x Abu Dhabi, UAEThursday 27 July 2017

Comedian lost his marbles with attack

For his efforts, Mr Marbles (real name Jonathan May-Bowles) was instantly on the receiving end of a rather devastating right hook from Murdoch's 42-year-old wife Wendi Deng.

"It is a far better thing that I do now than I have ever done before." Bar a few discrepancies (a missing "far" and an extra "before"), this was a quote forever associated with Charles Dickens and the final head-chopping scene of A Tale Of Two Cities. Until Tuesday, that is, when it became linked with a shaving foam pie assault on the world's biggest media baron.

To quote the tweet in full: "It is a far better thing that I do now than I have ever done before #splat". This was the warning sent by the "activist" and "comedian" Jonnie Marbles just before he launched his famous pie attack on Rupert Murdoch during his appearance before a select committee of the British parliament to answer questions regarding phone hacking at News International.

For his efforts, Mr Marbles (real name Jonathan May-Bowles) was instantly on the receiving end of a rather devastating right hook from Murdoch's 42-year-old wife Wendi Deng.

While Marbles may have been looking to ridicule Murdoch, who had been doing his Mr Burns impression for almost an hour and was possibly on the verge of denying he had ever read a newspaper, the result was anything but. Suddenly, with his glasses on the floor, Murdoch looked vulnerable, a word that has perhaps never been uttered in the same breath as one of the most ruthless media men in history. As for Marbles, he just looked like a young guy who tried to attack an 80-year-old, but was beaten up by a woman.

Had he bothered to do his research, of course, he might have gone about it differently.

Almost exactly 10 years ago, then-British deputy prime minister John Prescott was hit with a close-range, possibly free-range egg on the back of his head during an election campaign and the boxer-turned-politician unleashed a swift left jab against his mulletted assailant, a reaction that seemed to earn him respect in many polls. A couple of years earlier, Prescott had a jug of water poured over him by the pseudo-anarchic British rock band Chumbawamba, who have since sunk into obscurity.

King Carl XVI Gustaf of Sweden's visit to a bird sanctuary in 2001 came to abrupt halt when he was struck square in the face by a strawberry tart lobbed by a 16-year-old, who was later tried for threatening state security. King Carl remains on the throne.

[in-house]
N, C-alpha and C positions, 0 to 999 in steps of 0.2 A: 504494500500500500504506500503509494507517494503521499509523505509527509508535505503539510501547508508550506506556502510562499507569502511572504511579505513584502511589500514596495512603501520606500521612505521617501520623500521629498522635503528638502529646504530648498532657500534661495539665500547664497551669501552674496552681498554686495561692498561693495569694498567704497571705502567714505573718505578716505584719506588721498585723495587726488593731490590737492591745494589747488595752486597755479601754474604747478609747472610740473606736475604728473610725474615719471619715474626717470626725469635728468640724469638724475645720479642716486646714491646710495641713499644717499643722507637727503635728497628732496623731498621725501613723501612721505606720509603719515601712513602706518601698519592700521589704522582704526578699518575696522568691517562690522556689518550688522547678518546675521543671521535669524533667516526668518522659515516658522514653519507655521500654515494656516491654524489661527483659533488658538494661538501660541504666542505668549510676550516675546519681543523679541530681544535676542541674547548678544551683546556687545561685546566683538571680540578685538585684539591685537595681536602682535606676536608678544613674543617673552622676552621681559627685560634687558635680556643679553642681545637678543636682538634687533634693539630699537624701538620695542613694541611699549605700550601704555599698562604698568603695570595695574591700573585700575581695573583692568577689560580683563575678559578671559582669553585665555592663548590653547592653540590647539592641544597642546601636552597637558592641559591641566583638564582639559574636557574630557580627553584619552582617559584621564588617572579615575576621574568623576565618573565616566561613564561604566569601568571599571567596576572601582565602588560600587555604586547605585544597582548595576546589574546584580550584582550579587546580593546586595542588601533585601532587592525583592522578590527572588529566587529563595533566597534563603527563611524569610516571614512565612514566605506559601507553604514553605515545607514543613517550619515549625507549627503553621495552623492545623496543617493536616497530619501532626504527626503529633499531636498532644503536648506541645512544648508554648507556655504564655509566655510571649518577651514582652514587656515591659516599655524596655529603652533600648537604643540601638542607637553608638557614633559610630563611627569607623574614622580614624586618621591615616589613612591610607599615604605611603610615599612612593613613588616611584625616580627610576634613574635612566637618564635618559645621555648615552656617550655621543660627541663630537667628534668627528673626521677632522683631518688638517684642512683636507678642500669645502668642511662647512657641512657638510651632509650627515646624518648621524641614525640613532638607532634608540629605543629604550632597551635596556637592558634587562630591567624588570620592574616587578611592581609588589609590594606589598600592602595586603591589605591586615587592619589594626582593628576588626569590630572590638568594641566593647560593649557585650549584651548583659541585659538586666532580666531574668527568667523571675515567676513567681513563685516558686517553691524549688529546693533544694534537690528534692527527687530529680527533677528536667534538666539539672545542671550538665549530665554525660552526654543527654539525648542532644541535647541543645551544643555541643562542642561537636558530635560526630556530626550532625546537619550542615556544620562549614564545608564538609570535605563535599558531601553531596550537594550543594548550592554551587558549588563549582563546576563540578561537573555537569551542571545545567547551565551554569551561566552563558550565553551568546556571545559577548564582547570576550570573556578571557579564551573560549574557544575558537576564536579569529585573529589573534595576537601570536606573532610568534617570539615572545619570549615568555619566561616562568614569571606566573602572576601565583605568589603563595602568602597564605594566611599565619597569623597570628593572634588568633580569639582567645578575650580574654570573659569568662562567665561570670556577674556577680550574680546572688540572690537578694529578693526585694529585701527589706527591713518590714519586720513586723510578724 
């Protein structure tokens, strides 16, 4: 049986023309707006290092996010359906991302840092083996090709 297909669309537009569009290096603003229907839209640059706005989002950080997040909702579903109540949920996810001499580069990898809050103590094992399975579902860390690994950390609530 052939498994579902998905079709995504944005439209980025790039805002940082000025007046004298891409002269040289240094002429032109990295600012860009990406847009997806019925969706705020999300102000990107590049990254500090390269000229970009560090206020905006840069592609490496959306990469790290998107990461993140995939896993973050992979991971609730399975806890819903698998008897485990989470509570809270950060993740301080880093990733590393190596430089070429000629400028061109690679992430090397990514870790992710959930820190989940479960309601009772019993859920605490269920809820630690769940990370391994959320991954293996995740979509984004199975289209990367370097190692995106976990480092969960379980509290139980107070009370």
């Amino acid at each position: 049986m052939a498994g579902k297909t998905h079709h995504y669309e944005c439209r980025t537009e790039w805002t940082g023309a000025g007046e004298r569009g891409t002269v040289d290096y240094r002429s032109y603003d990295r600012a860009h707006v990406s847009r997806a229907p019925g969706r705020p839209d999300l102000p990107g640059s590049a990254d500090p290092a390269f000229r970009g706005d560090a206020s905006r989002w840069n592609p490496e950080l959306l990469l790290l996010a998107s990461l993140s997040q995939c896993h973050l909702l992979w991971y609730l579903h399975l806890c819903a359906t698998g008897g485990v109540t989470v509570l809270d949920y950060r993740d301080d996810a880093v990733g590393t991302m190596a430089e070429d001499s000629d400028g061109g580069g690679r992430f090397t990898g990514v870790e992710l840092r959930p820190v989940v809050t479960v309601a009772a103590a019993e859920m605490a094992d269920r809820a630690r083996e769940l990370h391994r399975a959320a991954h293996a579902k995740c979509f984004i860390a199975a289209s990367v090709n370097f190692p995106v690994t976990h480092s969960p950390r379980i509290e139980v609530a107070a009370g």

Over in North America, it's all about the pies, with numerous figures having faced the whipped-cream attacks from groups such as the Biotic Baking Brigade, Entartistes and Al-Pieda. Bill Gates, Ann Coulter and Milton Friedman have all been on the receiving end of such dairy-based assaults. The right-winger David Horowitz described his pie-ing as "sinister" and that "the person who throws the pie is saying, 'I hate you. I don't want you to speak'," which is probably true given his rather distasteful comments against Islam. Members of such pie groups have regularly been tried for battery and assault.

Although a pie, or even an egg, might add that touch of comedy to a protest, Marbles should perhaps have left the contents of his fridge alone and opted for the current lobbing weapon du jour: the shoe. Ever since Muntadhar al-Zaidi flung his brogues at George W Bush in 2008, everyone from Tony Blair to Dominic Strauss-Kahn has seen footwear tossed in their direction.

But rather than becoming the subject of Twitter ridicule, à la Marbles, al-Zaidi was instantly proclaimed an international hero after his two-soled salute. Countries and characters practically fell over themselves to offer him gifts, including a TV job, a six-door Mercedes and even the hand in marriage of a man's 20-year-old daughter. The shoes themselves were the subject of a $10 million (Dh37.7m) bid by a Saudi businessman (unfortunately, reports suggested that American forces looking for explosives had destroyed them, as you do).

Al-Zaidi might have missed, but his efforts were lauded as a remarkable and symbolic act. In 2009 he was placed third on Arabian Business's list of the world's most influential Arabs.

Marbles may have a brief stint in the spotlight following his attack, but given that he interrupted a hearing in which Murdoch wasn't coming across as well as he might have liked and gave the old man an unlikely appearance of vulnerability, it probably won't be to his credit. Soon, the only thing we'll remember is Wendi's right hook.

He should have just done it to James instead.

* Alex Ritman